By Stephanie Zacharek
By Charles Taylor
By Chris Klimek
By Chris Klimek
By Amy Nicholson
By Amy Nicholson
By Stephanie Zacharek
By Alan Scherstuhl
With the release of the Houston-filmed Jason's Lyric, the wave of black movies that began with She's Gotta Have It has well and truly ended. The tide has actually been returning to the sea for some time now, and this amusingly inept film is like that mysterious surf foam you find on area beaches. What is this stuff? you ask yourself. Where did it come from?
The filmmakers will be glad to tell you exactly where it came from -- the deepest, purest caverns of the Western world's oversoul. The press kit advises that this story about two ill-fated brothers, combined with a story about star-crossed lovers, combined with a story about the brothers' abusive, one-legged Vietnam vet of a father, is "as old as Cain and Abel ... with a love story that has elements of 'Romeo and Juliet.'" In producer George Jackson's mind, the movie also enjoys comparisons with East of Eden and West Side Story, but those seem hardly worth mentioning after the Book of Genesis and Shakespeare.
To be fair, the movie does cover a lot of ground. In the person of Maddog, the drunken, one-legged father, we get yet another critique of America's mistreatment of its Vietnam vets. When Maddog, whose soul was once spun of the finest gold, turns out to be an ex-wife beater, the film offers a haunting premonition of the O.J. Simpson case. When one of Maddog's sons sort of accidentally shoots him, we get an understated plea to keep our household firearms either unloaded or under lock and key. And all of this comes in the opening moments, before Jason's (he's the Abel here) Lyric (she's the oh-so-poetic Juliet) even shows up.
But the movie merely skates over these weightier themes. At its very best, Jason's Lyric plays as a sitcom. At its more frequent worst, it feels like a hopeless mishmash of genres and sensibilities. While Maddog (played by Forest Whitaker, who must have had some time on his hands) is still a good, loving father -- that is, before he goes to Vietnam (can't say why they called him Maddog; maybe he had 20/20 vision) -- the movie presents a fuzzily romantic view of family life. Or it tries to, at least. But when we're shown Maddog taking his boys out into a field to be sprayed by a crop duster, you have to wonder if the filmmakers' really understand the impact of their images. Until much later, when it's revealed that the plane was spraying water (to help the wildflowers grow!), this looks like a rarefied form of child abuse.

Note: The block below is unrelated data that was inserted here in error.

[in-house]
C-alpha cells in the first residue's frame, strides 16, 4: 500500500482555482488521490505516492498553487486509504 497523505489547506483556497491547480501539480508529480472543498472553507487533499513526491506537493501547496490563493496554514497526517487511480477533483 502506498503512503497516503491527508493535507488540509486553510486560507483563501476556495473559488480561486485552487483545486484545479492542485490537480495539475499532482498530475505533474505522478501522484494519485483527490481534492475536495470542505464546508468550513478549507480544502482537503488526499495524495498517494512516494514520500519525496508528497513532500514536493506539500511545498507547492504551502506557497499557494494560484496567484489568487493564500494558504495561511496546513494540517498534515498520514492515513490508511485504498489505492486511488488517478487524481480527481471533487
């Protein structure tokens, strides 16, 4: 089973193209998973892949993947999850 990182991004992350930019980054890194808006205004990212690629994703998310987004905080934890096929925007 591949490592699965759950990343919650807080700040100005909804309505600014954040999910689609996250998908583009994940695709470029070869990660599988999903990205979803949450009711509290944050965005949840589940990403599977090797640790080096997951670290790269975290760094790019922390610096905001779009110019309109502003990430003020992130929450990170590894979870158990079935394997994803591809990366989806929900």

When Maddog returns home a ruined man and becomes abusive, the cinematography keeps its burnished glow. By now, though, with Whitaker reduced to some very old-fashioned carpet chewing, ("Marry me," he keeps saying to his bottle) this soft focus is comically inappropriate. It's at this point that it becomes clear just how bad the acting is going to be. Whitaker's talent is much too potent for this silly role, but he tragically emotes as if he might actually save the movie, and looks ridiculous in the process. Similarly, the boy who plays Joshua (the Cain-child) glowers at his father with such willed intensity that he looks like he'll explode. The audience I saw this with laughed every time he went into a snit.
Jason (Allen Payne), the good son, has the most screen time. He's done acceptable work in CB4 and New Jack City, so the cartoony flatness of his character looks like just one more sign that director Doug McHenry doesn't have a way with actors. But at least his character feels like an imitation of a real individual. His love interest, a dreamy This Is It waitress named Lyric (Jada Pinkett) isn't even given a history. All Pinkett has to work with is Lyric's childish propensity for dreaming of the future. Watching buses go by and wondering where they're headed is her favorite pastime. She makes the Janet Jackson poetess of Poetic Justice look ocean-deep by comparison.
Every time Lyric is called on to express some emotion, or to define her relationship to poor Jason, she comes across as blithely self-centered. You don't get the feeling, however, that anyone associated with the film is critiquing her behavior. That may well be because she isn't taken as seriously as her male counterparts. They may be cliches, but she's kept at the sub-cliche level.
When on their second date Jason and Lyric settle in for some protracted al fresco lovemaking, flowers bloom, butterflies interrupt their annual migration toward Mexico to have a look and swans appear on a country bayou. The crowd in the movie theater was having none of this: they laughed at the flora and the fauna and cheered lustily when the amorous couple rolled over to reveal Jason's bottom. From sheer audience response, I'd judge that the movie's highlight. Which would be fine if this were a bawdy comedy. But this, the filmmakers make clear, is supposed to be "poetic."
The tone changes are slapped on so thoughtlessly that the movie finally edges toward camp. I wondered throughout if the filmmakers realized their movie was unintentionally funny and decided to go with the flow. By the climax, I decided they had. This scene, in which the bad guy (badder even than the bad brother) is so engrossed in sexing his long-nailed girlfriend, Marti, another soul-food slinger from This Is It, that he doesn't hear guns going off all around him, is so goofily comic that it's hard to imagine the filmmakers were unaware of what they were doing. Later, when he and Marti arrive at a scene of carnage, her two-inch nails have broken off, and their stubs are bandaged. The incongruity of her fashion problem with the (finally) Shakespearean body count of the ending I took as a deliberate joke.
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